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TO LORD STANLEY
The Queen has received Lord Stanley's letter of the 12th.
She cannot doubt that is Lord Stanley's wish to observe the constitutional practice of taking the Queen's pleasure before he forwards despatches of any importance to their destination. But she cannot approve of the irregular habit which has crept in, of sending off despatches without her sanction having been previously obtained, trusting to the power of cancelling them by telegraph, if disapproved. She would therefore certainly wish that the old custom of obtaining her approval before they are sent, should be resumed.
The Queen is not aware that she has ever failed in at once returning any box marked "immediate," and when she is at Windsor not even a single post need be lost by reference to her. She must also remark with respect to the despatch in question, that though dated the 9th, it was only sent from the Foreign Office on the evening of the 10th, and reached her on the 11th.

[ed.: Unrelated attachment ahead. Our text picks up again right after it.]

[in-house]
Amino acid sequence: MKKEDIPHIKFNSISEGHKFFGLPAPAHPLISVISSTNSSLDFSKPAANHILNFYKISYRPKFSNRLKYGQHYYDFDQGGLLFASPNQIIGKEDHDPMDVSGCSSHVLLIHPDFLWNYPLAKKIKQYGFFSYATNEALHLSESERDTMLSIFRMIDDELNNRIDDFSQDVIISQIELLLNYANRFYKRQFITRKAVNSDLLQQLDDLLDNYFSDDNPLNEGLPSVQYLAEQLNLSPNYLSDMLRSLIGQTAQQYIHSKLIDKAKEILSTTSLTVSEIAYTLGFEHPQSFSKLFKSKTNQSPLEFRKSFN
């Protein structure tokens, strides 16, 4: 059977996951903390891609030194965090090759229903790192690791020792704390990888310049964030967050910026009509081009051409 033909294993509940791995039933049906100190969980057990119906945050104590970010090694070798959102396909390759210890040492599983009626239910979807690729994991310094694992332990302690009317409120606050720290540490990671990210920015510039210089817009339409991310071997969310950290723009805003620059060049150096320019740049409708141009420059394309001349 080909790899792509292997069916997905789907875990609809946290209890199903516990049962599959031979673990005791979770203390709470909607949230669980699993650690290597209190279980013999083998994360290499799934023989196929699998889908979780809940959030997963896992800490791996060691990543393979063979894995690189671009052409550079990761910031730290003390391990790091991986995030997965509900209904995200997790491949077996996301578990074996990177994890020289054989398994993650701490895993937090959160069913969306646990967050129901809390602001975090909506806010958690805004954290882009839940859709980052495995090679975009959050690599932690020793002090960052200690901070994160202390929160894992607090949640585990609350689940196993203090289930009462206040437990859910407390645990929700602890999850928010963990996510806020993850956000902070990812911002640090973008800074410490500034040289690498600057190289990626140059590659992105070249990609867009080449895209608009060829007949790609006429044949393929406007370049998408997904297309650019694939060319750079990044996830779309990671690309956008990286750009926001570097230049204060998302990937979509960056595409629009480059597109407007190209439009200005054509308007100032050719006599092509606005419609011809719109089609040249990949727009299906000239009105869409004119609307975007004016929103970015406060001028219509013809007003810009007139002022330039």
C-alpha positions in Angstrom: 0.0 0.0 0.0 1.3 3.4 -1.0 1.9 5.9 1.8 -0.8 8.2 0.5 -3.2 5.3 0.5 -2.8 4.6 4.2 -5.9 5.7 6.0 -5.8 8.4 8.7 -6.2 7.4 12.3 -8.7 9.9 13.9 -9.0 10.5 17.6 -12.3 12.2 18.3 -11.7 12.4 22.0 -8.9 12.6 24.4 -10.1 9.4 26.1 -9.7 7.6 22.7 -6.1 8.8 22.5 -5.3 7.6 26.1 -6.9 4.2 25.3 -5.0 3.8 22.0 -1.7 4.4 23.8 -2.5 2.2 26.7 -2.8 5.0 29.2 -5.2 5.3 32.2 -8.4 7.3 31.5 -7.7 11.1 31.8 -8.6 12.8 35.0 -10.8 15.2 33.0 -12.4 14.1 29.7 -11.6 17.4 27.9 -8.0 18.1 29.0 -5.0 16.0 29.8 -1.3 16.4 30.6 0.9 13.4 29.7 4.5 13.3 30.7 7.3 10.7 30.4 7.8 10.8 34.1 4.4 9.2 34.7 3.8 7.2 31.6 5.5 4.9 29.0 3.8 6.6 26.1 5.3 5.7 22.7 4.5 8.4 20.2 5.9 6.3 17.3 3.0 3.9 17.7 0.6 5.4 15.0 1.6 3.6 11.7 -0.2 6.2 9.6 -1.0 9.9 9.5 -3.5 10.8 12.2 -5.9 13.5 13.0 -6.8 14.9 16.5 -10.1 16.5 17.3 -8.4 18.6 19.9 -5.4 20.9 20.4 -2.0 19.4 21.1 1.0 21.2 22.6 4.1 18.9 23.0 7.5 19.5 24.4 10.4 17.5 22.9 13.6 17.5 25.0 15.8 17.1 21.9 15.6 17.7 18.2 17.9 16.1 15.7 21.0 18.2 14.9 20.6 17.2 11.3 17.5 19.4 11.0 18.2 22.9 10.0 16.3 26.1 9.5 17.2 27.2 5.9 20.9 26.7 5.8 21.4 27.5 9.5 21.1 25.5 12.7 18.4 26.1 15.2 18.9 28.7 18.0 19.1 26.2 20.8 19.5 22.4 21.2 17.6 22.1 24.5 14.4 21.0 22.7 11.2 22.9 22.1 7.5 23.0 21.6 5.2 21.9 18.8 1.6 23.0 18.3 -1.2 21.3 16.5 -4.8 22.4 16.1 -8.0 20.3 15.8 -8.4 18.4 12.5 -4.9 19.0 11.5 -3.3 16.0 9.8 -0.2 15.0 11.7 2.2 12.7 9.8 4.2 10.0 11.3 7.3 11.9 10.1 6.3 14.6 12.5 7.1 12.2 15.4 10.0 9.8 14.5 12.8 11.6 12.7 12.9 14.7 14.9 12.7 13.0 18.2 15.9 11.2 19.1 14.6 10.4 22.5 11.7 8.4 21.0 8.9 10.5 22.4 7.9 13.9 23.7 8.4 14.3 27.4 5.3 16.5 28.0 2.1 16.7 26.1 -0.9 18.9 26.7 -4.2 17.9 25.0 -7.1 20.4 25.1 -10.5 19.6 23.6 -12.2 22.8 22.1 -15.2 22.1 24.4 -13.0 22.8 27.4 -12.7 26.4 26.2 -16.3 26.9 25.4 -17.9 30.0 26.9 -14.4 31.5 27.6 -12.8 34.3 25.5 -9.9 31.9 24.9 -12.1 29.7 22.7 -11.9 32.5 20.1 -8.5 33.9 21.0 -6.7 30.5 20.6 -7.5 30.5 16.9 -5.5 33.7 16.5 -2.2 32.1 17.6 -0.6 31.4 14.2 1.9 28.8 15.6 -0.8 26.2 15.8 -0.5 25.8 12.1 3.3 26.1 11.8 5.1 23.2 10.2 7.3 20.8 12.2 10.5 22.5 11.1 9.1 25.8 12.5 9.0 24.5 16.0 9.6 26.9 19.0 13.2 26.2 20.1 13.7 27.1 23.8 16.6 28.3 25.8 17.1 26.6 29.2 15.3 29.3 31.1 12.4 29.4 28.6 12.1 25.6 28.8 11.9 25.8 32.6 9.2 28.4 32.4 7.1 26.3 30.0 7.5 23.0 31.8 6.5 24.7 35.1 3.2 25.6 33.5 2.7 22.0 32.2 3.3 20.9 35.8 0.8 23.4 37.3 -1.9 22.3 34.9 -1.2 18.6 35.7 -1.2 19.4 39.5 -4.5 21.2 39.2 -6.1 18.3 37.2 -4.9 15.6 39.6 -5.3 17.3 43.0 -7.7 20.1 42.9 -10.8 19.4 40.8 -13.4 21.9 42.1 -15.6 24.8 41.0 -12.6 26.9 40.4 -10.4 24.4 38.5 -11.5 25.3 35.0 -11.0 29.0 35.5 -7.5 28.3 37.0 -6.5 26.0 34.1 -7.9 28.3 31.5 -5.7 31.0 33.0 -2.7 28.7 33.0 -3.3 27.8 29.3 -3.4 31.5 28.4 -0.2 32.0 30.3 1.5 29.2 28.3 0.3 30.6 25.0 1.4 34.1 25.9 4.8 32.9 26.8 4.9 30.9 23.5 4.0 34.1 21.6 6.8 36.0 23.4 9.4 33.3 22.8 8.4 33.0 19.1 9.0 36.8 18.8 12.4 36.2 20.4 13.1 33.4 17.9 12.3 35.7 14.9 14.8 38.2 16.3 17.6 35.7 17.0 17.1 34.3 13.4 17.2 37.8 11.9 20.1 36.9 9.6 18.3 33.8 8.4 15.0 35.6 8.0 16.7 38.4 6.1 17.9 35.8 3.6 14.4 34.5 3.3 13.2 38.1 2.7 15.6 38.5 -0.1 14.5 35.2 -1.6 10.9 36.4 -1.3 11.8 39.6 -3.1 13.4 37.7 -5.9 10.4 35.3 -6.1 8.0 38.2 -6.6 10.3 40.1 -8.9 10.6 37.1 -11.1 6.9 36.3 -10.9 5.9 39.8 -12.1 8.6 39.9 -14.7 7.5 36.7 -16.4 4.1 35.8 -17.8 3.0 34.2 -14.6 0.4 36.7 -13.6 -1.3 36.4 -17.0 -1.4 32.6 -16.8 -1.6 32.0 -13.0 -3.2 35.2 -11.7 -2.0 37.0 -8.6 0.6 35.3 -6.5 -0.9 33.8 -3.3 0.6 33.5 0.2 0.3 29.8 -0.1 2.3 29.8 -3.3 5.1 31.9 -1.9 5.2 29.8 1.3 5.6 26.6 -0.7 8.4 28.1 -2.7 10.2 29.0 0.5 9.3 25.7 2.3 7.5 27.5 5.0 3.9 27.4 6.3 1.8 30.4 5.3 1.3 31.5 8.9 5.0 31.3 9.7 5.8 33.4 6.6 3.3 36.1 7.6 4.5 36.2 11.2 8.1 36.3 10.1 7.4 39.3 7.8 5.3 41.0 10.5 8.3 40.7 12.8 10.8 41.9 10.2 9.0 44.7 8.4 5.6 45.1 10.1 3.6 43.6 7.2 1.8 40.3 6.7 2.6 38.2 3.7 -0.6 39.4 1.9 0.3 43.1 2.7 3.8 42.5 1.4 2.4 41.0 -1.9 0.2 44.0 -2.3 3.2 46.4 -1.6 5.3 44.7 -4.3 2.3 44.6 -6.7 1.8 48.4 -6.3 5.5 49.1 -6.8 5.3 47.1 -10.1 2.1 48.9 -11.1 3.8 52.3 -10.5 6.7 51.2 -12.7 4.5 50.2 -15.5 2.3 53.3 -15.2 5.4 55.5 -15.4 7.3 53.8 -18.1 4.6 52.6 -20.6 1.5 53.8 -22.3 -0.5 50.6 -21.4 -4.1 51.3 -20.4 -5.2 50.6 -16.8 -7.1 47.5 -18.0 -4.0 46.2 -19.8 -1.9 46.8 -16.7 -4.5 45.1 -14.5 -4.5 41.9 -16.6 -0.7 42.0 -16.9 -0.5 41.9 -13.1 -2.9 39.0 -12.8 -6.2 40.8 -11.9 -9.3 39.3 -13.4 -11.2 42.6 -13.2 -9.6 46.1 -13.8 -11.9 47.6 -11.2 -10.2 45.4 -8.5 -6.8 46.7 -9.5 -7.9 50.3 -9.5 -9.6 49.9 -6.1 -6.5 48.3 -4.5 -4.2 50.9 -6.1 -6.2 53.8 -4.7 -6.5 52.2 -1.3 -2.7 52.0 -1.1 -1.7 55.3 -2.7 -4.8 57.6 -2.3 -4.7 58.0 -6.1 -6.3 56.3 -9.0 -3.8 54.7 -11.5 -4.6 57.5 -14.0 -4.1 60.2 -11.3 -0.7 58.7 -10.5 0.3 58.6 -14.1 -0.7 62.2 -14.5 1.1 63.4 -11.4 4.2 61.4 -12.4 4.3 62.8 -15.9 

The Queen would further observe, that Lord Stanley's remark that there is "a wide difference between the expression of a personal opinion in conversation, and the formal giving of advice by the Government, etc.," does not hold good; as the moment such conversations are recorded, in official despatches supposed to have received the sanction of the Soverign, they entirely lose their character as private and personal communications.